Also, where will the sports betting take place? Until now, wagering took place in Las Vegas and Atlantic City casinos, as well as the illegal underground. Now it is likely we will see wagering occur in sports bars, hotels, restaurants, and online.

For professional and amateur sports leagues, colleges and universities, and fans, perhaps the most pressing concern is how to ensure the integrity of the games. Will enough checks and guards be enacted to prevent the games from being compromised?         

Just in time for the World Cup, states which have legalized sports betting, and their sports fans, are cheering more loudly than ever. There are legal uncertainties and risks, but the rewards are high. Let the games begin.

James Fishman, PhD
Professor of Law
Elisabeth Haub School of Law

A Supreme Court Decision struck down a federal statute that allowed sports betting in Nevada and a few other states but banned it elsewhere. Financially pressed states are hoping that sports betting will increase tax revenues, help the struggling gambling industry, and create new jobs. Analyses of sports betting shows that such benefits may be fleeting. In Nevada, only two percent of gaming revenues come from sports betting. In other jurisdictions, which allow certain forms of gambling, sports betting may siphon off some existing gaming revenue. Job creation estimates tend to be optimistic.

The real danger is corruption of sporting activities. I’m not so much worried about professional sports, where safeguards are in place, nor at big time division one moneymaking sports such as football and basketball, where the athletes have professional dreams and there already standard betting lines, and a single player may not be able to guarantee a fix. The fixing may occur at lower levels such as division three.

Professional tennis offers a cautionary tale. In April, an independent task force concluded that professional tennis needed to reform to combat a “tsunami” of fixed matches at the sport’s lowest levels. A semi-finalist at this year’s French Open, one of the four “grand slam” tournaments, was suspended by the Italian tennis federation in 2016 for match fixing. The ban was reduced to 12 months by an independent tribunal. Then, the ban was overturned by the Italian Olympic Committee. Yet, there is common knowledge that some lower level tournament tennis matches are fixed.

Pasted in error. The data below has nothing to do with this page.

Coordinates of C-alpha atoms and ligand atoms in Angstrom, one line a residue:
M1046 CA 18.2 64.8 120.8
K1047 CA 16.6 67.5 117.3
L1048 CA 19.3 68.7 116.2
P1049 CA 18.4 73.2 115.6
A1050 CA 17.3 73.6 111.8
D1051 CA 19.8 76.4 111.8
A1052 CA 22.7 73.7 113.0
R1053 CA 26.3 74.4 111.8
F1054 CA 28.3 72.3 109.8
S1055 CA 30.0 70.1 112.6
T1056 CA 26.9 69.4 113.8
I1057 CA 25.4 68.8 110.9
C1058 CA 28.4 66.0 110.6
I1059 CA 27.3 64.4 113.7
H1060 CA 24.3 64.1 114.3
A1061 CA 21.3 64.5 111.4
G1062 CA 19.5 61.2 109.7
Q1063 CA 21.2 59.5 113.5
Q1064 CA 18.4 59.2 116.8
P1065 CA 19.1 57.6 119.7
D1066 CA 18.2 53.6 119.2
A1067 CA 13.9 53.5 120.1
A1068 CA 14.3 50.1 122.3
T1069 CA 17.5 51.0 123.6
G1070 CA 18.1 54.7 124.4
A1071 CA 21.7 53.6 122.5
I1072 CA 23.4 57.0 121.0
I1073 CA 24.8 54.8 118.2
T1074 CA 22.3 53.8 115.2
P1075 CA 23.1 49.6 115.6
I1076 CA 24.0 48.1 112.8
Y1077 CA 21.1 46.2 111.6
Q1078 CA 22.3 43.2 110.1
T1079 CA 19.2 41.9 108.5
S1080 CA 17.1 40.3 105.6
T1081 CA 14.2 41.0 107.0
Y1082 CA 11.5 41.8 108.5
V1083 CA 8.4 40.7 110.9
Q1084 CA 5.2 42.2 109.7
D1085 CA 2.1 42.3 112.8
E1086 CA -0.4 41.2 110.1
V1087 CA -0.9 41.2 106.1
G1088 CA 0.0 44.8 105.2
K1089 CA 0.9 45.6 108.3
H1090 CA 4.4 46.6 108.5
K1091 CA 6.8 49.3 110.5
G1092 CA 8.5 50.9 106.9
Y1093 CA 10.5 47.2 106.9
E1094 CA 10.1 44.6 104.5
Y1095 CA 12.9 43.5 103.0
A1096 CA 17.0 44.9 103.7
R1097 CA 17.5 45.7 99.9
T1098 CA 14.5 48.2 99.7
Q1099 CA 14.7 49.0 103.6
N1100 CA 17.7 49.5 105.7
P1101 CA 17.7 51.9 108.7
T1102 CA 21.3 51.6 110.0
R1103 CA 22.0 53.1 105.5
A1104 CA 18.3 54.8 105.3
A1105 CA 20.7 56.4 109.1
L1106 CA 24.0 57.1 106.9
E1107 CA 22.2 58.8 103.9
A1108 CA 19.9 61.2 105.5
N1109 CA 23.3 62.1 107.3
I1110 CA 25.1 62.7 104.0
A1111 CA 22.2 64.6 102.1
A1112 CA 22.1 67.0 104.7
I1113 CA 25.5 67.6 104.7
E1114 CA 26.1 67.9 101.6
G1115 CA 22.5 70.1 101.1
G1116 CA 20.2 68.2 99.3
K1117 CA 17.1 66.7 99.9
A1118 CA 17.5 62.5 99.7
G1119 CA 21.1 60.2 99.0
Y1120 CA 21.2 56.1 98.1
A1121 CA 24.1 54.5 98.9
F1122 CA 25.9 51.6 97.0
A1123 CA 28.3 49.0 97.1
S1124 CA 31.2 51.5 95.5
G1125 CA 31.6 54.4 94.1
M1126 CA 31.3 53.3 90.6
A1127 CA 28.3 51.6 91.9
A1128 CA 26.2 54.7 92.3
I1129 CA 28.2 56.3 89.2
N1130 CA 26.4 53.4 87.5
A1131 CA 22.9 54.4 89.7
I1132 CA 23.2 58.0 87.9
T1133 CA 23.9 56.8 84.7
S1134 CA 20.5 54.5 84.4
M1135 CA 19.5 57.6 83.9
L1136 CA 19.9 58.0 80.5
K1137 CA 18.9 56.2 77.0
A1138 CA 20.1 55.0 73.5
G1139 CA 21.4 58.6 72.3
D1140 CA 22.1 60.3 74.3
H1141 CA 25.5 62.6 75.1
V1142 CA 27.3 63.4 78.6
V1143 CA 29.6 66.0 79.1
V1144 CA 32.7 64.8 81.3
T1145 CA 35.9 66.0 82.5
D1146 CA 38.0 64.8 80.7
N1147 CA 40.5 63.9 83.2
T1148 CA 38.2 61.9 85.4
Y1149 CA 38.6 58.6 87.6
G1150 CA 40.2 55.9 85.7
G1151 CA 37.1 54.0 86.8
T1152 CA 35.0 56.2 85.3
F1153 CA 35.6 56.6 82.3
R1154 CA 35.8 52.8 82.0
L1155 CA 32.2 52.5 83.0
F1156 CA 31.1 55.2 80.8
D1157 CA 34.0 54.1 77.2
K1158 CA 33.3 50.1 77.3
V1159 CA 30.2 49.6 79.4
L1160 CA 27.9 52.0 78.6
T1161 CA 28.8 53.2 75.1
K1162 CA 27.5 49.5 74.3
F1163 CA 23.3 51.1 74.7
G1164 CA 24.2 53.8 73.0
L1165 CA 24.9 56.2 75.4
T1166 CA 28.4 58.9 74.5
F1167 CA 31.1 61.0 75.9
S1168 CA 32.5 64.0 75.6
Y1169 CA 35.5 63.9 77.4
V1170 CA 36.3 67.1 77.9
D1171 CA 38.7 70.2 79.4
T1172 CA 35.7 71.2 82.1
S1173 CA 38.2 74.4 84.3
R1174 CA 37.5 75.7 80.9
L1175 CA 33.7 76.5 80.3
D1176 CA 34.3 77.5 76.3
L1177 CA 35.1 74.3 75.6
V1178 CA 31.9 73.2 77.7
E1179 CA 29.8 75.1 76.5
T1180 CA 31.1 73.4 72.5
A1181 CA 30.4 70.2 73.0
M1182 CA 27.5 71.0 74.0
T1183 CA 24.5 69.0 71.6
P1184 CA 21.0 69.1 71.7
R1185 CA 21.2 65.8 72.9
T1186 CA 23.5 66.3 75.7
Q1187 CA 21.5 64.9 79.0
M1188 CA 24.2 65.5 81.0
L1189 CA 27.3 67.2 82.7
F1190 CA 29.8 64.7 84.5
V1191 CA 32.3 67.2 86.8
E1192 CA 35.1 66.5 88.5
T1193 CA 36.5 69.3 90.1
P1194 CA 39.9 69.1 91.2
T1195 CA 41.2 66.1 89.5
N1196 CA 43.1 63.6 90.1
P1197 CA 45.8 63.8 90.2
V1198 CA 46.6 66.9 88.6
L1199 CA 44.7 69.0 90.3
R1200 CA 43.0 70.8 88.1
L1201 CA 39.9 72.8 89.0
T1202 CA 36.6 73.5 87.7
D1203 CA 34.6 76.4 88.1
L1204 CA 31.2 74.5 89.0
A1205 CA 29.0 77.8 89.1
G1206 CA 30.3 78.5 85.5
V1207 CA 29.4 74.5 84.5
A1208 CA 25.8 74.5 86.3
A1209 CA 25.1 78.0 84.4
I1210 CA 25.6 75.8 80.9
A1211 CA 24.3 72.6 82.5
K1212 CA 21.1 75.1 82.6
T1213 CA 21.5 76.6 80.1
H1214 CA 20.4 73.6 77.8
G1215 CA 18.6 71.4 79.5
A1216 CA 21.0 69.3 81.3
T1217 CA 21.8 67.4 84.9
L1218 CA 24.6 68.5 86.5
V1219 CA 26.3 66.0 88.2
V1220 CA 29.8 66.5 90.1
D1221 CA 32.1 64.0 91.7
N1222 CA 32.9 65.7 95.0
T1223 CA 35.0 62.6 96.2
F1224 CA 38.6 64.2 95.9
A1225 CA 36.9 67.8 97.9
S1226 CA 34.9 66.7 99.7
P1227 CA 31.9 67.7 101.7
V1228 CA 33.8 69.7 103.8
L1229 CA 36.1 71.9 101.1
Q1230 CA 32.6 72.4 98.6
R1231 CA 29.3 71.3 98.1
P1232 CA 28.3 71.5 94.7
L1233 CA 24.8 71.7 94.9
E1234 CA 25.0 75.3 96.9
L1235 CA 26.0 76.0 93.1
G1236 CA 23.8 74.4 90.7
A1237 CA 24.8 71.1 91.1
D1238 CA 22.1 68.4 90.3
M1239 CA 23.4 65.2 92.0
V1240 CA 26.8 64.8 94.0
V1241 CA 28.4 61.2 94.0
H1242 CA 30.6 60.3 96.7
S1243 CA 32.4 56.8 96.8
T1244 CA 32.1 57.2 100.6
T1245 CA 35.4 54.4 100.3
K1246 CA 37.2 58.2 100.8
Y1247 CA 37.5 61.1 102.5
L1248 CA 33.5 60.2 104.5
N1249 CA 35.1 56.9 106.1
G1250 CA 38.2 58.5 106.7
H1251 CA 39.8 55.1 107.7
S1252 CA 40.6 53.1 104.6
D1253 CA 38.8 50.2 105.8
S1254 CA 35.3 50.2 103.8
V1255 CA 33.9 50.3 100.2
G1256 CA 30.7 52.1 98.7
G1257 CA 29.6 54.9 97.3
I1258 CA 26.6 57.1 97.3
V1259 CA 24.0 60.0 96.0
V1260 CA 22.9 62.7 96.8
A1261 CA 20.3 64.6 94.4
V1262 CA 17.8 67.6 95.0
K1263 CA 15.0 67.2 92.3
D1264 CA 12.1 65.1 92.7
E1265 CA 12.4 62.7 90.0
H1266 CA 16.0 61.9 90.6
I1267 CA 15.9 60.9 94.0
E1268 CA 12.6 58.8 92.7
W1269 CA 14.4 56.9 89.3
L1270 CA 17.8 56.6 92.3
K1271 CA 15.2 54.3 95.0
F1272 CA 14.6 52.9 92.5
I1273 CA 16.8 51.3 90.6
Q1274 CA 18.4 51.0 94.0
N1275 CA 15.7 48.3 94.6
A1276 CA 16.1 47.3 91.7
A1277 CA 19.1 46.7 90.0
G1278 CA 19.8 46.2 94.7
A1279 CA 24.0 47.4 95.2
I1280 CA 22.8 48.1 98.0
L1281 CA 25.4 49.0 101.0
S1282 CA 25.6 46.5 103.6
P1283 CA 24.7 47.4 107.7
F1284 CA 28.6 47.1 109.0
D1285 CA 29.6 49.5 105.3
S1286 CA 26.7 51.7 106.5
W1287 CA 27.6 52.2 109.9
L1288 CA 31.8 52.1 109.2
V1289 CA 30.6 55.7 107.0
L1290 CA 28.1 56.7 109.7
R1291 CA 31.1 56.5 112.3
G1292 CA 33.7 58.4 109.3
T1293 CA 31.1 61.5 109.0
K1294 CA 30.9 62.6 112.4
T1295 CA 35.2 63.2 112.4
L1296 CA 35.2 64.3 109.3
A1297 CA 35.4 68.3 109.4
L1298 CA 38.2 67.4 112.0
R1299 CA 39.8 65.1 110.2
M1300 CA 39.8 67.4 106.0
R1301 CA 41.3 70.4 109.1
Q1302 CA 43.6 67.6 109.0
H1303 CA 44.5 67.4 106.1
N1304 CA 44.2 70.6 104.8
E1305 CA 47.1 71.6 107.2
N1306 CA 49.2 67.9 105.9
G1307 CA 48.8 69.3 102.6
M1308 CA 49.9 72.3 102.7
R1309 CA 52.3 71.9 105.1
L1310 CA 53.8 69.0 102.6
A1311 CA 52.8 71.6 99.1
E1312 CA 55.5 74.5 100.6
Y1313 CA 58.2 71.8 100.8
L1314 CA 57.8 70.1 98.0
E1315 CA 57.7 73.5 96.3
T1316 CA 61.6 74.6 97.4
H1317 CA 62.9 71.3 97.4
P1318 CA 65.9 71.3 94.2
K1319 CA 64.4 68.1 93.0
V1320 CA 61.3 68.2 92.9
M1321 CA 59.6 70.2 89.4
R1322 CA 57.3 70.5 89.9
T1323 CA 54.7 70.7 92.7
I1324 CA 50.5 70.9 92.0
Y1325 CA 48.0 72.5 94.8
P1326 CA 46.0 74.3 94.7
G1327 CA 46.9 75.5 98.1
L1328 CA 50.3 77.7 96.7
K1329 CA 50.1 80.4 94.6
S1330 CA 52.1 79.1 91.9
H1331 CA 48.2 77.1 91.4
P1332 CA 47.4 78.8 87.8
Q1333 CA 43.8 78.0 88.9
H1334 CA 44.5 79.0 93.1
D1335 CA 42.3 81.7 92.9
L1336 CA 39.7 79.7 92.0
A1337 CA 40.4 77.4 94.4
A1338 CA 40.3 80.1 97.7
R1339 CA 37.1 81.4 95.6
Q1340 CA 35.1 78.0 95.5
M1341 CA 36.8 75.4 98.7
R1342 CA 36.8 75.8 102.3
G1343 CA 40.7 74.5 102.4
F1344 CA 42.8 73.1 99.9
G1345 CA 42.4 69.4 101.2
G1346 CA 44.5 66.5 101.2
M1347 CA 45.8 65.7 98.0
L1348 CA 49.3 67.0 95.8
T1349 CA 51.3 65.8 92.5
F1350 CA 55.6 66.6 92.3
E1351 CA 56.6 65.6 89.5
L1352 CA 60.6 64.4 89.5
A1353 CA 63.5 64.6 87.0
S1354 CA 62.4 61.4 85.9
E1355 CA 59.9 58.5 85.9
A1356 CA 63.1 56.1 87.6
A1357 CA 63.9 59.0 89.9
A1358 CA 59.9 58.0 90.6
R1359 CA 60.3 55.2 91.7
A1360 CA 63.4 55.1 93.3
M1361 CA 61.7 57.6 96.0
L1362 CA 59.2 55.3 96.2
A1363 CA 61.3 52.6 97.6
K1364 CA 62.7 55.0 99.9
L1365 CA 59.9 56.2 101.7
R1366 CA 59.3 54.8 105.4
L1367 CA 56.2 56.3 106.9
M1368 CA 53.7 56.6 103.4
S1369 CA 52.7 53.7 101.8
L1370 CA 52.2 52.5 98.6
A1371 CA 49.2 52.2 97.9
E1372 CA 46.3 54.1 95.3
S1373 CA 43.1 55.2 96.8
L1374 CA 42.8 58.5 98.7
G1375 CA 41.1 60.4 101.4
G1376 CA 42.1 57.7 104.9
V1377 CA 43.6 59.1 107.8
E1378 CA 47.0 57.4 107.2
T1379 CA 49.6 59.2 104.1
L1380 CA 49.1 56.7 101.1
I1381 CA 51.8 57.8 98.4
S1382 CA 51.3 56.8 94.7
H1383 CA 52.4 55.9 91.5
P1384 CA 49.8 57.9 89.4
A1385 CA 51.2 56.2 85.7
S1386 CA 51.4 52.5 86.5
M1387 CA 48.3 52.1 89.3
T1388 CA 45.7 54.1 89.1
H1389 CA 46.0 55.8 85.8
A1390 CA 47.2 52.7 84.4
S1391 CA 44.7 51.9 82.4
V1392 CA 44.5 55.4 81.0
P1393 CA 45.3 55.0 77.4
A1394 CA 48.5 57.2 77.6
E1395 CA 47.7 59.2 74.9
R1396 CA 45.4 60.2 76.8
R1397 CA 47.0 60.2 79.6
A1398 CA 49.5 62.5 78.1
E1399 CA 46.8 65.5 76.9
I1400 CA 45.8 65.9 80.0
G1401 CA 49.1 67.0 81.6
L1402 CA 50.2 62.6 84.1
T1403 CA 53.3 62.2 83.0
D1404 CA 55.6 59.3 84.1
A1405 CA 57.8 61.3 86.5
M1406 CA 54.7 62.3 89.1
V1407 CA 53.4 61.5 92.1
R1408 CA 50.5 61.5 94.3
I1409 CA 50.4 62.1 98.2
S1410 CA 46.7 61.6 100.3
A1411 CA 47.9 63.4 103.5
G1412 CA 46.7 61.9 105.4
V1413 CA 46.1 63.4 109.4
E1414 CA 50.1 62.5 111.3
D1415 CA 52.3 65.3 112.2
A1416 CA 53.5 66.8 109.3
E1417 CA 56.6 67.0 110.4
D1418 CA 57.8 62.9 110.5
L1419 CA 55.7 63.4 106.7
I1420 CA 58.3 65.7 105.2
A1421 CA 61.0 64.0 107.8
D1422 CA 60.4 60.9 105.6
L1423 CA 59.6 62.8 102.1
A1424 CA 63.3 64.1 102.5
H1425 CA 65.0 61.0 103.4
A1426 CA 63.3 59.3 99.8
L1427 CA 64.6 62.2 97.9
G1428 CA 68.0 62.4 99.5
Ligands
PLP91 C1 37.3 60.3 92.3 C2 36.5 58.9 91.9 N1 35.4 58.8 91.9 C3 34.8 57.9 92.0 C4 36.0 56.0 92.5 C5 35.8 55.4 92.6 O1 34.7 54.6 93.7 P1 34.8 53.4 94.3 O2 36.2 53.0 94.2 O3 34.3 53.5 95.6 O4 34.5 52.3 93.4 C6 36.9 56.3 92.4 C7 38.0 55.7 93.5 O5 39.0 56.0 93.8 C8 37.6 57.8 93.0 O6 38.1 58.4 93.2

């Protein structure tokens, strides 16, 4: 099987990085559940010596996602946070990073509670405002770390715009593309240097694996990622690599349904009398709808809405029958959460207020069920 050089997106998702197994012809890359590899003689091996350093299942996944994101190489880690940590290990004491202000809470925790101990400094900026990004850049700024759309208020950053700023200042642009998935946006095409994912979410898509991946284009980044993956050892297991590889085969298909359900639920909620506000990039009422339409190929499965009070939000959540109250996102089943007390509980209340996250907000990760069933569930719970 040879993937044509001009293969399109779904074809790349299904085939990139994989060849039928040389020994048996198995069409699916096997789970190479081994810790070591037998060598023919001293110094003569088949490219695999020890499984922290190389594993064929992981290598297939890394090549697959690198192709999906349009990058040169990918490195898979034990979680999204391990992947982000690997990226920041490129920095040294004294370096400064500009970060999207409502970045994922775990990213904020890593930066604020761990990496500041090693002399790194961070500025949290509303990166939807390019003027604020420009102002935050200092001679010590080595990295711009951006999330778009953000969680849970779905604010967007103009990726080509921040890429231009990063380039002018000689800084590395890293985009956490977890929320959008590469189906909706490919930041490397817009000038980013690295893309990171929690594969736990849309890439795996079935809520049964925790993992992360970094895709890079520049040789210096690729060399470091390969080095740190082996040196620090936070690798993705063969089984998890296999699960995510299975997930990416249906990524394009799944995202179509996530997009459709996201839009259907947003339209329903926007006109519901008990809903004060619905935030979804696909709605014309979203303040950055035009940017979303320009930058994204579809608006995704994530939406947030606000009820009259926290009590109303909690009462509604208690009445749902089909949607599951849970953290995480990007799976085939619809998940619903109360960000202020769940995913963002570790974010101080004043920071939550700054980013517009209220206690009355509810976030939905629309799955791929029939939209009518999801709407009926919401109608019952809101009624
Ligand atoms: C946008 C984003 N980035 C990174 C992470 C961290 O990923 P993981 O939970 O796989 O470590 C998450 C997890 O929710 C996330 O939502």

Fixing a sporting event at the lower levels is not difficult as there is little outside scrutiny or interest. Professional gamblers, assured of winning if a game or match or race is fixed, may gravitate to lower level competitions: division III events in colleges, where financially pressed students may succumb to the lure of needed money and fix a game. It’s easy. The star basketball player, who averages eighteen points a game, misses most of his shots or calls in sick. The soccer striker, who leads the team, pulls up supposedly lame. The tennis player or track star has an “off night.”

The Supreme Court decision stated that states could ban sports betting and “Congress can regulate sports gambling directly, but if it elects not to do so, each state is free to act on its own.” Congress is hopeless, but perhaps states could legislate that there be no betting on college or high school sports. Don’t hold your breath.